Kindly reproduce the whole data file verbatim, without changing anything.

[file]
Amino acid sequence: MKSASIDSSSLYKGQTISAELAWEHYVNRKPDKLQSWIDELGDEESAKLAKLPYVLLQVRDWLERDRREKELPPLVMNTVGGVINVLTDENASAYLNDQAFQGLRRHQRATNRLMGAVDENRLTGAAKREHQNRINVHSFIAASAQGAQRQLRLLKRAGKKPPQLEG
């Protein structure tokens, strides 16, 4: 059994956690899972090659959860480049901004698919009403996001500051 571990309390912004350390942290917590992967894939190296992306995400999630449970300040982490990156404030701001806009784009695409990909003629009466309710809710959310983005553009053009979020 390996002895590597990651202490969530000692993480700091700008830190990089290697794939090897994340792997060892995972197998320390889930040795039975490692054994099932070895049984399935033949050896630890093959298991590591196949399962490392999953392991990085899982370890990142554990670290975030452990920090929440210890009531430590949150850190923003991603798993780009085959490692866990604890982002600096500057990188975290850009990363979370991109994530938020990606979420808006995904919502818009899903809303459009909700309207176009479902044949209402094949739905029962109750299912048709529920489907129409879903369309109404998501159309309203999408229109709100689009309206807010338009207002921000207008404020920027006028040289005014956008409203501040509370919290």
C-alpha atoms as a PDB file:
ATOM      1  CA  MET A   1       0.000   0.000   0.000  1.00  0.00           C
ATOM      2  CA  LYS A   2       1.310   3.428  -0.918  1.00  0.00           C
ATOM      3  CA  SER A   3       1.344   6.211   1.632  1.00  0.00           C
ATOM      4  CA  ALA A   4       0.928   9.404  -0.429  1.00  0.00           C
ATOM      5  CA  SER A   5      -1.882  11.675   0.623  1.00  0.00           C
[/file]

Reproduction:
Amino acid sequence: MKSASIDSSSLYKGQTISAELAWEHYVNRKPDKLQSWIDELGDEESAKLAKLPYVLLQVRDWLERDRREKELPPLVMNTVGGVINVLTDENASAYLNDQAFQGLRRHQRATNRLMGAVDENRLTGAAKREHQNRINVHSFIAASAQGAQRQLRLLKRAGKKPPQLEG
């Protein structure tokens, strides 16, 4: 059994956690899972090659959860480049901004698919009403996001500051 571990309390912004350390942290917590992967894939190296992306995400999630449970300040982490990156404030701001806009784009695409990909003629009466309710809710959310983005553009053009979020 390996002895590597990651202490969530000692993480700091700008830190990089290697794939090897994340792997060892995972197998320390889930040795039975490692054994099932070895049984399935033949050896630890093959298991590591196949399962490392999953392991990085899982370890990142554990670290975030452990920090929440210890009531430590949150850190923003991603798993780009085959490692866990604890982002600096500057990188975290850009990363979370991109994530938020990606979420808006995904919502818009899903809303459009909700309207176009479902044949209402094949739905029962109750299912048709529920489907129409879903369309109404998501159309309203999408229109709100689009309206807010338009207002921000207008404020920027006028040289005014956008409203501040509370919290």
C-alpha atoms as a PDB file:
ATOM      1  CA  MET A   1       0.000   0.000   0.000  1.00  0.00           C
ATOM      2  CA  LYS A   2       1.310   3.428  -0.918  1.00  0.00           C
ATOM      3  CA  SER A   3       1.344   6.211   1.632  1.00  0.00           C
ATOM      4  CA  ALA A   4       0.928   9.404  -0.429  1.00  0.00           C
ATOM      5  CA  SER A   5      -1.882  11.675   0.623  1.00  0.00           C